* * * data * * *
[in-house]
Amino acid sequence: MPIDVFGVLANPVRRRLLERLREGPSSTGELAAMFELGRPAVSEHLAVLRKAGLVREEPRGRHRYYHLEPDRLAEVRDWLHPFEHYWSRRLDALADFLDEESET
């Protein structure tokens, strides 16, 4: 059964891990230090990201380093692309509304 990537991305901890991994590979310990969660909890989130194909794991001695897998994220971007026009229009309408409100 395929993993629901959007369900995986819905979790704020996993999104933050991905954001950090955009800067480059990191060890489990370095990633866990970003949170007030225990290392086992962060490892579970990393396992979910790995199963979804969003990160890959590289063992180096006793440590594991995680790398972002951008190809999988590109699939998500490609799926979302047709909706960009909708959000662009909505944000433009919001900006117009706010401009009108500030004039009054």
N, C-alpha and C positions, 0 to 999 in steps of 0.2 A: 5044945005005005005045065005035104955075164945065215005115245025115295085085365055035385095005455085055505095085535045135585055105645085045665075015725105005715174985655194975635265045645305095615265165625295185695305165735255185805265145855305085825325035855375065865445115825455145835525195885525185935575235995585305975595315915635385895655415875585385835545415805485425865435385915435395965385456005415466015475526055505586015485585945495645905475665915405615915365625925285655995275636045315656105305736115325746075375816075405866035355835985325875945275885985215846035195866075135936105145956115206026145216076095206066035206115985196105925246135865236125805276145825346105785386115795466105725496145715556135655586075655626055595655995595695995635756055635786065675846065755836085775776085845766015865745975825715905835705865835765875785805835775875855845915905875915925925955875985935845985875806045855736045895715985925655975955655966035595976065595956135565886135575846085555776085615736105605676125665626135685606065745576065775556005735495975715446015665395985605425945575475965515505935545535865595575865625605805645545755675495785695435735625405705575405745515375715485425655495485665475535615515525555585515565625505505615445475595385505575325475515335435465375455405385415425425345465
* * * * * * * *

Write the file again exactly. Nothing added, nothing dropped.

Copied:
[in-house]
Amino acid sequence: MPIDVFGVLANPVRRRLLERLREGPSSTGELAAMFELGRPAVSEHLAVLRKAGLVREEPRGRHRYYHLEPDRLAEVRDWLHPFEHYWSRRLDALADFLDEESET
């Protein structure tokens, strides 16, 4: 059964891990230090990201380093692309509304 990537991305901890991994590979310990969660909890989130194909794991001695897998994220971007026009229009309408409100 395929993993629901959007369900995986819905979790704020996993999104933050991905954001950090955009800067480059990191060890489990370095990633866990970003949170007030225990290392086992962060490892579970990393396992979910790995199963979804969003990160890959590289063992180096006793440590594991995680790398972002951008190809999988590109699939998500490609799926979302047709909706960009909708959000662009909505944000433009919001900006117009706010401009009108500030004039009054």
N, C-alpha and C positions, 0 to 999 in steps of 0.2 A: 5044945005005005005045065005035104955075164945065215005115245025115295085085365055035385095005455085055505095085535045135585055105645085045665075015725105005715174985655194975635265045645305095615265165625295185695305165735255185805265145855305085825325035855375065865445115825455145835525195885525185935575235995585305975595315915635385895655415875585385835545415805485425865435385915435395965385456005415466015475526055505586015485585945495645905475665915405615915365625925285655995275636045315656105305736115325746075375816075405866035355835985325875945275885985215846035195866075135936105145956115206026145216076095206066035206115985196105925246135865236125805276145825346105785386115795466105725496145715556135655586075655626055595655995595695995635756055635786065675846065755836085775776085845766015865745975825715905835705865835765875785805835775875855845915905875915925925955875985935845985875806045855736045895715985925655975955655966035595976065595956135565886135575846085555776085615736105605676125665626135685606065745576065775556005735495975715446015665395985605425945575475965515505935545535865595575865625605805645545755675495785695435735625405705575405745515375715485425655495485665475535615515525555585515565625505505615445475595385505575325475515335435465375455405385415425425345465